Four Ways to Recover Like a Tour Rider

  

This year, the Tour de France will cover 3,540km (2,200 miles) over 23 days. For the riders who will be taking on this tremendous challenge, energy management is crucial to getting to the finish line. Riders try to save energy in various ways to limit their expenditure, then work just as hard to replace that energy once the stage is finished. Here are some of the tactics and methods they use to keep riding every day.

1. Riding in the Peloton

Energy conservation is a crucial factor for every rider. Any extra energy needlessly expended can cost a rider later in the stage or the race. One of the easiest ways to save energy is to stay tucked in the peloton and out of the wind. By riding in the peloton a rider can save up to 30 percent of their energy. Over the course of the Tour those energy savings are tremendous. The less energy expended during the ride means a smaller toll on the body.

While you may not be riding in a peloton, you can still sit behind other riders and get the same benefit. During weekend long rides try sitting in a bit more early on, then let your fresher legs turn the screws to your riding buddies at the end.

2. Using Teammates

Each team is typically working for one rider. It may be in search of the overall win, or just for the stage, but each team has a designated rider whom the others will be working for. This means that those lead riders are never alone; the support riders, or domestiques, keep them protected, out of the wind, and pace them at crucial moments. These domestiques are most visible during the mountain stages where one or two riders are given the task of taking care of the their leader until the final kilometers. In this case, they provide the draft and pacing needed to keep their man at the front. Teammates also come in handy should the lead rider have a flat or mechanical. The support riders will stop, wait for their team leader, then work to bring him back into the peloton. All of this is to ensure that the chosen team leader uses the least amount of energy possible.

Maybe you don’t have teammates exactly, but you do have riding buddies. On your next ride, talk one of them into being your domestique for the day (you can reverse the roles on your next long ride). Let them pace you over the rollers or up the climbs of your route. If it gets windy, let them be your shield from the elements. Their job is to work for you, so let them know if you want them slow down or speed up. Just remember, like a good team leader you should thank your loyal lieutenant after the ride.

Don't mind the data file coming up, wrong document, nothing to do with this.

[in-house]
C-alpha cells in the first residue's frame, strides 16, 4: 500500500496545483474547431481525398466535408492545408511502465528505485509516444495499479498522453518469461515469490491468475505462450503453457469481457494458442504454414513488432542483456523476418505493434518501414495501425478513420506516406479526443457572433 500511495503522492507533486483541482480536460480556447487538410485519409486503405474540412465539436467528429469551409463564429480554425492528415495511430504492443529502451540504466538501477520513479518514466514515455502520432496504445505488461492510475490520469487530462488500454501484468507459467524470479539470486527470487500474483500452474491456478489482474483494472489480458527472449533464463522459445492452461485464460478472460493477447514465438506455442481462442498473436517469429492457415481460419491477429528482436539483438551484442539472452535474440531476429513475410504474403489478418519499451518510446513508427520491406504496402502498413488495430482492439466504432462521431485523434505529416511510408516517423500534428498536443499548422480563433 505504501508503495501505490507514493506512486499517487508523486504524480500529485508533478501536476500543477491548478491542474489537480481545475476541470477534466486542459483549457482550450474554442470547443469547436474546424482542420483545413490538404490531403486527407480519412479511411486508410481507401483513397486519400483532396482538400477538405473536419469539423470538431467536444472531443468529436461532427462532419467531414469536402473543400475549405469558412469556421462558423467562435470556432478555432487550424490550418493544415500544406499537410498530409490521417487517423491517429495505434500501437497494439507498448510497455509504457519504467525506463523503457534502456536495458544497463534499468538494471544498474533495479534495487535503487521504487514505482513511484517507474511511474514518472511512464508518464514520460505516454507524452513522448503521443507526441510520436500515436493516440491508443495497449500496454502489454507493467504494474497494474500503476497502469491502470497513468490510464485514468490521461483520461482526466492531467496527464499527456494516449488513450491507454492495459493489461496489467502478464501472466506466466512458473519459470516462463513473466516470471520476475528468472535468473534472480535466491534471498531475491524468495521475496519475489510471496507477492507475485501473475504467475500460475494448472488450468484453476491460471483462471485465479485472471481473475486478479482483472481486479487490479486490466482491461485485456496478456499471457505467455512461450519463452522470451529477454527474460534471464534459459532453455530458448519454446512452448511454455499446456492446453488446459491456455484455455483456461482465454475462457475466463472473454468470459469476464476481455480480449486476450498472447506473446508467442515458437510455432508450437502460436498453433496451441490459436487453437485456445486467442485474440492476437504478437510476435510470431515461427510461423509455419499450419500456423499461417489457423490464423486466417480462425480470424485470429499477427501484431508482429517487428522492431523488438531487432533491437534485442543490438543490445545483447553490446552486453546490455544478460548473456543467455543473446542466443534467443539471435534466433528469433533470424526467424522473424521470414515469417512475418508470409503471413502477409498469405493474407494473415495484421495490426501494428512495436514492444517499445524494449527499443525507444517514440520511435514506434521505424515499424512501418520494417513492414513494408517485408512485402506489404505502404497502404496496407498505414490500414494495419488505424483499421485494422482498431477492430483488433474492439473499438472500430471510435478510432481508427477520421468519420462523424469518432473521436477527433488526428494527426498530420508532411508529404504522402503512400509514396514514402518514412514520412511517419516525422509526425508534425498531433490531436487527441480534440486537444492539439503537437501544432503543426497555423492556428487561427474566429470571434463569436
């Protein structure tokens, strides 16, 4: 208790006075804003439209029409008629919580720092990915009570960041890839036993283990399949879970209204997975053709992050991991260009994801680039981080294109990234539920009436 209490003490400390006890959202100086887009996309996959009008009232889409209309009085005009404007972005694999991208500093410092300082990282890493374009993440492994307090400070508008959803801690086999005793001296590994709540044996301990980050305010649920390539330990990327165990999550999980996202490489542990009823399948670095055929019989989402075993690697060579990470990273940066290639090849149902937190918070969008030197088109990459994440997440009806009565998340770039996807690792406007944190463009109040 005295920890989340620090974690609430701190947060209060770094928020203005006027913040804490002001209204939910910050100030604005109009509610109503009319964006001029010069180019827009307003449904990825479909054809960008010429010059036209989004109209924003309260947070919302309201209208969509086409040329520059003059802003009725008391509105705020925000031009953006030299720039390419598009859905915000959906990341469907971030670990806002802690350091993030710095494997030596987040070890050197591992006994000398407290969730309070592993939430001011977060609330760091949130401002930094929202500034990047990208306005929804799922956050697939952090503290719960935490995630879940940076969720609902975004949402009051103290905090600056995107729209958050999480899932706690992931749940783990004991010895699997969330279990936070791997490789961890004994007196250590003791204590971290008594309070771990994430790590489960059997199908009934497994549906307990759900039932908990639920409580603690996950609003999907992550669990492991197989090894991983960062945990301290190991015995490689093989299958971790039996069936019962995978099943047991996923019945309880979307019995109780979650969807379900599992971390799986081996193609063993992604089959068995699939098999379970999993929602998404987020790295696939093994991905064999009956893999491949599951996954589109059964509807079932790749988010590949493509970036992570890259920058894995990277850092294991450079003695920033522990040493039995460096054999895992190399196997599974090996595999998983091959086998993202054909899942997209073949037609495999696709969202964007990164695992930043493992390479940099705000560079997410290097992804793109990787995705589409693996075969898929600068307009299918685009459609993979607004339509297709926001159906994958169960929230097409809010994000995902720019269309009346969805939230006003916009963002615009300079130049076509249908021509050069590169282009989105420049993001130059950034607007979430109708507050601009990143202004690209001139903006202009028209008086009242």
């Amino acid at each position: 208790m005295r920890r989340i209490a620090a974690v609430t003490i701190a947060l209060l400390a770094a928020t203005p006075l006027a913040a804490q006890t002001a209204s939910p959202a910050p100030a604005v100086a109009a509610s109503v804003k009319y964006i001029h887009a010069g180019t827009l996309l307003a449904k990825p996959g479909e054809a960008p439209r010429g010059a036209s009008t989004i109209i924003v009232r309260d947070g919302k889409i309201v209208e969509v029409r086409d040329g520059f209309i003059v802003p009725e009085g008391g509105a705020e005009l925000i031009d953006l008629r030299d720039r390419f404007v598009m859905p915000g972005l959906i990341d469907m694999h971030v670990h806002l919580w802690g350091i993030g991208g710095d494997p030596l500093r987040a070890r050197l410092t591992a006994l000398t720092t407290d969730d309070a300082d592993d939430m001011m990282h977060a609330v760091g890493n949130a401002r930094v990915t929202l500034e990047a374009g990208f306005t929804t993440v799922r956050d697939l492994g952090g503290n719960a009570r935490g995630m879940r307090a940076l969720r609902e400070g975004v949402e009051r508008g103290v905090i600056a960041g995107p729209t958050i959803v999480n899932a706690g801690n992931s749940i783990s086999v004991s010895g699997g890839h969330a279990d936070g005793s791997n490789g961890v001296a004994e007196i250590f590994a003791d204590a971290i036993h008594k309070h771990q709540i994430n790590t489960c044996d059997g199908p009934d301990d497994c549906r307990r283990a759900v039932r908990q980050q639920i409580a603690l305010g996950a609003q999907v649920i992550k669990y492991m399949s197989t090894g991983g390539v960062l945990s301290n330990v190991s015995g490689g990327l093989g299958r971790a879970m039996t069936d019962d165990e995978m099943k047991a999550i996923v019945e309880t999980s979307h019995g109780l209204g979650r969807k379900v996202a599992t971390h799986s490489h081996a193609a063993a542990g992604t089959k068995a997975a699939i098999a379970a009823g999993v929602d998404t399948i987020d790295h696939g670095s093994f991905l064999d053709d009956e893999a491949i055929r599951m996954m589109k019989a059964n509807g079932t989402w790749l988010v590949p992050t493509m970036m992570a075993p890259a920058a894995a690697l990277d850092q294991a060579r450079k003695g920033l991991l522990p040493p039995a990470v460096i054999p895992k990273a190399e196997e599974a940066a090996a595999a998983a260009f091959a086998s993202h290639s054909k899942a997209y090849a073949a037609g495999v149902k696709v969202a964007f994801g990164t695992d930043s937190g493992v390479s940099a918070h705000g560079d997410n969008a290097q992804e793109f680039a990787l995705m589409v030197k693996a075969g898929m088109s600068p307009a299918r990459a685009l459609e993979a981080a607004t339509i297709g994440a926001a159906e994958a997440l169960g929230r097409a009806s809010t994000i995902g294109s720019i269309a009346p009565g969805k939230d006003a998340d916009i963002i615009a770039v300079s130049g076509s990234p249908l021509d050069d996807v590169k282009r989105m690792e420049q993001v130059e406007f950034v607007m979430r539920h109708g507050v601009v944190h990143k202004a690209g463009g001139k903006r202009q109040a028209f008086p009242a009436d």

3. Proper Nutrition and Hydration

Riders must stay on top of their hydration at all times, pre, during and post race, to keep themselves hydrated. During the race riders will consume as much water and electrolyte replacement drinks as they can. Often, a domestique will drift back to the team car and load up with five to eight bottles then bring them back up to be given out to teammates. Fluid intake varies by rider, but in the hot weather of France in July it’s hard to be over-hydrated.

Nutrition is another crucial factor. During a stage, a rider will burn up to 4,000 calories, and replacing those calories can be difficult. Riders will mix up sports nutrition products like bars and gels along with more “real food” options like small sandwiches or special rice cakes. The goal is to have a steady stream of easily digested calories taken in while also giving the rider something they actually want to eat. After the stage riders immediately consume calories to start the recovery process. The evening meal will consist of a mix of carbohydrates, protein and fat and is closely monitored to ensure recovery is maximized.

You likely don’t have a follow car handing you bottles and pre-made rice cakes, but you should still adhere to the same principles. Your jersey has pockets, so fill them with easy to eat calories. For those super long rides, pack some cash or a debit card and stop at a cafe or even a gas station to refuel. If you’re riding with friends, buy a gallon of water and refill bottles with cold water. If you like a certain electrolyte drink pack some into a Ziploc bag and take it with you. When your ride is over have some recovery calories waiting for you. The proper mix of liquid calories and real food is highly personal, but you should think ahead and plan your recovery meal before you even start your ride. Pre-ride preparation makes it easy to grab what you need rather than sit on the couch in an exhausted state.

4. Sleep

This is the easiest but often most overlooked recovery method. Sleep is when the body works to repair the damage done by a long day in the saddle. A good night’s sleep is not to be underestimated. Often, when a rider crashes and has some skin abrasions and cuts, he is waking up at night and losing precious sleep that can harm them more than the actual injuries. Professional cyclists are also professional sleepers.

You may not be pedaling hundreds of miles for consecutive days, but the stress of work, family and life in general can wear you down. Get on a consistent sleep schedule by going to bed at the same time every night and aim for 7 to 8 hours every night. Avoid your computer and checking email later at night and if you can, keep your phone out of the bedroom.

About the Author

AJ Johnson

AJ Johnson has been a USA Triathlon certified coach for more than 15 years and is also certified by USA Cycling. He has worked with hundreds of triathletes and cyclists, from beginners to professionals, to help them achieve their goals. His coaching and training plans are designed to provide a balance between training and the needs of every day life so athletes can achieve their best and enjoy their journey. Find out more about his coaching options and training plans.

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